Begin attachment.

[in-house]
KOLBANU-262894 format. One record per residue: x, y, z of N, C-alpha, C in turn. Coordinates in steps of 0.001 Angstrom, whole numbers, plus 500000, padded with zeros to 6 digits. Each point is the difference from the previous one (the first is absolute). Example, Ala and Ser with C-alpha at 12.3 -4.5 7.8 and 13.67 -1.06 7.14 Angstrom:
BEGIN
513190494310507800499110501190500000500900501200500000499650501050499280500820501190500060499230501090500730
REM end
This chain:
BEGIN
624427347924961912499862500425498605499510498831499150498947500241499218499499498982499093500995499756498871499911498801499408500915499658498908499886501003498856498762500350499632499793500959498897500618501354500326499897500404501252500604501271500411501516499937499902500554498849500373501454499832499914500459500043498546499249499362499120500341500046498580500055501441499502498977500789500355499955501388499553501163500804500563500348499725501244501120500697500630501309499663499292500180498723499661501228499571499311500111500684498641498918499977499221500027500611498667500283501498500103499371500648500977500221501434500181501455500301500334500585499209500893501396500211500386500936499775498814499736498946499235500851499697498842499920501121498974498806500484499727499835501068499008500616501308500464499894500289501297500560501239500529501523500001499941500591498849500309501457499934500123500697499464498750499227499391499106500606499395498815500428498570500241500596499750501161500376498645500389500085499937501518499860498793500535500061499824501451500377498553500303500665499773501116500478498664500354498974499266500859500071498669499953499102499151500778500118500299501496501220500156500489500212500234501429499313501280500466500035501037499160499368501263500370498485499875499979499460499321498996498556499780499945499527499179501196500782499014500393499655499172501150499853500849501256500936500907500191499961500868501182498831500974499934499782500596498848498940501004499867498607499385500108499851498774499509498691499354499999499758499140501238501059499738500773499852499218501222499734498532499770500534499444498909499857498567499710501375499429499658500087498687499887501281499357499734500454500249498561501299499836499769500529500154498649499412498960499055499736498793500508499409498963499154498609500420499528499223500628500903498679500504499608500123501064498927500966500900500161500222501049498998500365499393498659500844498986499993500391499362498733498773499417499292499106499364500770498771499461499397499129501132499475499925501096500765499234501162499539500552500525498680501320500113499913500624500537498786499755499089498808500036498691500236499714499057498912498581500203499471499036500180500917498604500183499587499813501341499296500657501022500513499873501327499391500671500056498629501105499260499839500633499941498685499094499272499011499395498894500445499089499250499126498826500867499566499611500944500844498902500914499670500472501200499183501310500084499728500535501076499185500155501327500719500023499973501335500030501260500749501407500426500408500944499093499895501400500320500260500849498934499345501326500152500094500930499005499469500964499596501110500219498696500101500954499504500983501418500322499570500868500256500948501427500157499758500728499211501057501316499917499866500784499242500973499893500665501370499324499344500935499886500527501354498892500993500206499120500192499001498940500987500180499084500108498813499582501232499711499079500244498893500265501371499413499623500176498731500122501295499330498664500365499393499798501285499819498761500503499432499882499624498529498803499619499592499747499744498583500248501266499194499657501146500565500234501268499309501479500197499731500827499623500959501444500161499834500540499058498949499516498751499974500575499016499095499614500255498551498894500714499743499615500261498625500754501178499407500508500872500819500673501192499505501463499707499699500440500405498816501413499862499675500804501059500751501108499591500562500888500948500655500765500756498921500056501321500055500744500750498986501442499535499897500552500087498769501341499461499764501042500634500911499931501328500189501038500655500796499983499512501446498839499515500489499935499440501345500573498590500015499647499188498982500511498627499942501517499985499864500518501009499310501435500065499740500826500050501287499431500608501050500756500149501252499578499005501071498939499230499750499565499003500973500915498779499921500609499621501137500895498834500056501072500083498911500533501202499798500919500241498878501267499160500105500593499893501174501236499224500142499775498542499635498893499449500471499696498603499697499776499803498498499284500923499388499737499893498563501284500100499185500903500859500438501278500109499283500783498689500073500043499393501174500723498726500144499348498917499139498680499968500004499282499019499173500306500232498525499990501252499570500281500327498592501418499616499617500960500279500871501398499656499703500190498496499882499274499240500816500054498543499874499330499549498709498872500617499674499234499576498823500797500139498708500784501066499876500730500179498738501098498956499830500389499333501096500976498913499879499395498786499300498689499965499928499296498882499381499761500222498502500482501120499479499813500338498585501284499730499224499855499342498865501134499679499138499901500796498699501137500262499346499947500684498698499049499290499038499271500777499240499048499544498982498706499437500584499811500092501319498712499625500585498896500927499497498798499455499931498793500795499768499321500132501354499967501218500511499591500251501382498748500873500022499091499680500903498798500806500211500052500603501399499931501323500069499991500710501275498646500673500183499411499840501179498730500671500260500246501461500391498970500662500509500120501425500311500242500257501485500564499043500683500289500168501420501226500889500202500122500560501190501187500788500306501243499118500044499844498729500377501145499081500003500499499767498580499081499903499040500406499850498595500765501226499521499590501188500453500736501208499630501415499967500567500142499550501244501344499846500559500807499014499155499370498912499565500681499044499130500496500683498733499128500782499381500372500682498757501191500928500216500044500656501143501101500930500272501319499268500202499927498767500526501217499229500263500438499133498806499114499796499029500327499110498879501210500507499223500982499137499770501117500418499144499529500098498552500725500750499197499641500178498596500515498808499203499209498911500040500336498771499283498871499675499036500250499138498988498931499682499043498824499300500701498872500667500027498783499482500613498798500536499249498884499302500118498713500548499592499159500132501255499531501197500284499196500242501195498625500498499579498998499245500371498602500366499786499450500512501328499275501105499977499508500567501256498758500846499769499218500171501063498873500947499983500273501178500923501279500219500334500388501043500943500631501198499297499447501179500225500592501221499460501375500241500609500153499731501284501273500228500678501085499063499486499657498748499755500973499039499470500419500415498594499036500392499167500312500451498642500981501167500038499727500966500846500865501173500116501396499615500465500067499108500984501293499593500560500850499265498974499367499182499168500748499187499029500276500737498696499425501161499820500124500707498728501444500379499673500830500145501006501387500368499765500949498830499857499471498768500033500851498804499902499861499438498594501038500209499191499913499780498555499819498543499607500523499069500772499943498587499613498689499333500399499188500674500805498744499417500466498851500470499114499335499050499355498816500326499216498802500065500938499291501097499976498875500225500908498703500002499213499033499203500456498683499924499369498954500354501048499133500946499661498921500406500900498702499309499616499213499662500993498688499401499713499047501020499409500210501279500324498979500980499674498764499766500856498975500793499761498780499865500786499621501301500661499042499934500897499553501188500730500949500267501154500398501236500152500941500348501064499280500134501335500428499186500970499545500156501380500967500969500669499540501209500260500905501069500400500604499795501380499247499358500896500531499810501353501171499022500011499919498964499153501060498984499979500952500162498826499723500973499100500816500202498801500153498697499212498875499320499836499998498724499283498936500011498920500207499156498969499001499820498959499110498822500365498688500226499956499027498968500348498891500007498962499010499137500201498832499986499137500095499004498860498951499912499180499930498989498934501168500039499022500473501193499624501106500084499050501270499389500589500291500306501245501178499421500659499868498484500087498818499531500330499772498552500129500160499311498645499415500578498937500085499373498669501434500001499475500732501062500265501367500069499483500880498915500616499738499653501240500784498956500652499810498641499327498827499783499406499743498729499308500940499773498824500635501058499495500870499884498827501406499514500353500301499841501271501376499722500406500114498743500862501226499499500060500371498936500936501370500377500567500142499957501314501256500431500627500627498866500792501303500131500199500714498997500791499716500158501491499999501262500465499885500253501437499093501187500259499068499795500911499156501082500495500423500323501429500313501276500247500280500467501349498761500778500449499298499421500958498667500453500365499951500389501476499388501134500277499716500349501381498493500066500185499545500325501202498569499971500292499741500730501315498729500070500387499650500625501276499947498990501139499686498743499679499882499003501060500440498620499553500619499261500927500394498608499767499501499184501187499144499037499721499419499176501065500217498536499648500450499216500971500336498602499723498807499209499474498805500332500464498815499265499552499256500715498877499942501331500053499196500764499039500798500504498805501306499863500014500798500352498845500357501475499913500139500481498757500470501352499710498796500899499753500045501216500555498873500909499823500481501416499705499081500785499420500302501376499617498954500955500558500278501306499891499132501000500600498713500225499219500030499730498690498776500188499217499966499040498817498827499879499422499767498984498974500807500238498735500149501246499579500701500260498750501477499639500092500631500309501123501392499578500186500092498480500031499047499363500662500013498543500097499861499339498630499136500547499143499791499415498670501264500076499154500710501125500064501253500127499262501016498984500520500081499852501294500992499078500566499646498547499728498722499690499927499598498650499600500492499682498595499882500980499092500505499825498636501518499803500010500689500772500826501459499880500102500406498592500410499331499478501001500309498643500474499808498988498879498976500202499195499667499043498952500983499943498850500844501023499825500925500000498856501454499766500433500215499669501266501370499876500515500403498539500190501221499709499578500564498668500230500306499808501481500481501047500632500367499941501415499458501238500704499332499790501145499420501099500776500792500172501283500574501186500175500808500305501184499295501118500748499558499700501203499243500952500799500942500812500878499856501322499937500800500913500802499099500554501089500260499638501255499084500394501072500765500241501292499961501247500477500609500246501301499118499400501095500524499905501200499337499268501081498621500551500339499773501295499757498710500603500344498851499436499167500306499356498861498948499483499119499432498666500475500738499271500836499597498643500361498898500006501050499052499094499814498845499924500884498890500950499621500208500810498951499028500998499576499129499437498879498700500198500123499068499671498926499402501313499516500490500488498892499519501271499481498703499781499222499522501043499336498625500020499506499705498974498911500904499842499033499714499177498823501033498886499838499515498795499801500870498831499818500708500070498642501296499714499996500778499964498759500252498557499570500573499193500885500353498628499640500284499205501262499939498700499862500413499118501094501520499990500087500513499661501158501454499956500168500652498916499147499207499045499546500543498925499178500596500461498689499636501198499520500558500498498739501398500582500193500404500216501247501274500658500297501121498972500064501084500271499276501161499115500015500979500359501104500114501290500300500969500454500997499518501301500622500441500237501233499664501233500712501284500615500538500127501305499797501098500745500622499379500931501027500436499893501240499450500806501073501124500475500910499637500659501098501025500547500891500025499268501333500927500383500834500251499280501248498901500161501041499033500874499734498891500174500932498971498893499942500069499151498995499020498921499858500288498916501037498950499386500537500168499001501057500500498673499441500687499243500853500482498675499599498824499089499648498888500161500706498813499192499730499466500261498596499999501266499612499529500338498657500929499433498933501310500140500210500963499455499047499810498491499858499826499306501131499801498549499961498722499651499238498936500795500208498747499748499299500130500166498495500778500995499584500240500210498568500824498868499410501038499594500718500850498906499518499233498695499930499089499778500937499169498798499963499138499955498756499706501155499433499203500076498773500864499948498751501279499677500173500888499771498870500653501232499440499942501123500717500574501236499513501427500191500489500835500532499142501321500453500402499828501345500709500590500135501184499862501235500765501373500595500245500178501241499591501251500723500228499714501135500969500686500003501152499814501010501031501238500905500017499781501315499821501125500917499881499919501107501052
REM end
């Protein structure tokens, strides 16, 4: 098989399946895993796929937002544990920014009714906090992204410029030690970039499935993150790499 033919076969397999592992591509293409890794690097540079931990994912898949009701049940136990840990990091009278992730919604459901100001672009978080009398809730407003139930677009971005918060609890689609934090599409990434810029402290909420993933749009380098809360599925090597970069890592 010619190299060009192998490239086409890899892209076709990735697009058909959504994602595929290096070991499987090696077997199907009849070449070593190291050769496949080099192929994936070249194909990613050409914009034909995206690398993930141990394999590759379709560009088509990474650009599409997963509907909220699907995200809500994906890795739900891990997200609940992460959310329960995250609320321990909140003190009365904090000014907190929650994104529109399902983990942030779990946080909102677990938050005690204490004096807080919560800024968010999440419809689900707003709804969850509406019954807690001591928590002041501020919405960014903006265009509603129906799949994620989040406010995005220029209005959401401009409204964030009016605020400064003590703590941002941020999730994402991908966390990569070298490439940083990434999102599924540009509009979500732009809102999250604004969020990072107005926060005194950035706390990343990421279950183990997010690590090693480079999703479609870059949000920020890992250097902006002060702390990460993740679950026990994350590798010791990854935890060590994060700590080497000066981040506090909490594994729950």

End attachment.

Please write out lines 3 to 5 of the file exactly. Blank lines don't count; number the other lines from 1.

BEGIN
513190494310507800499110501190500000500900501200500000499650501050499280500820501190500060499230501090500730
REM end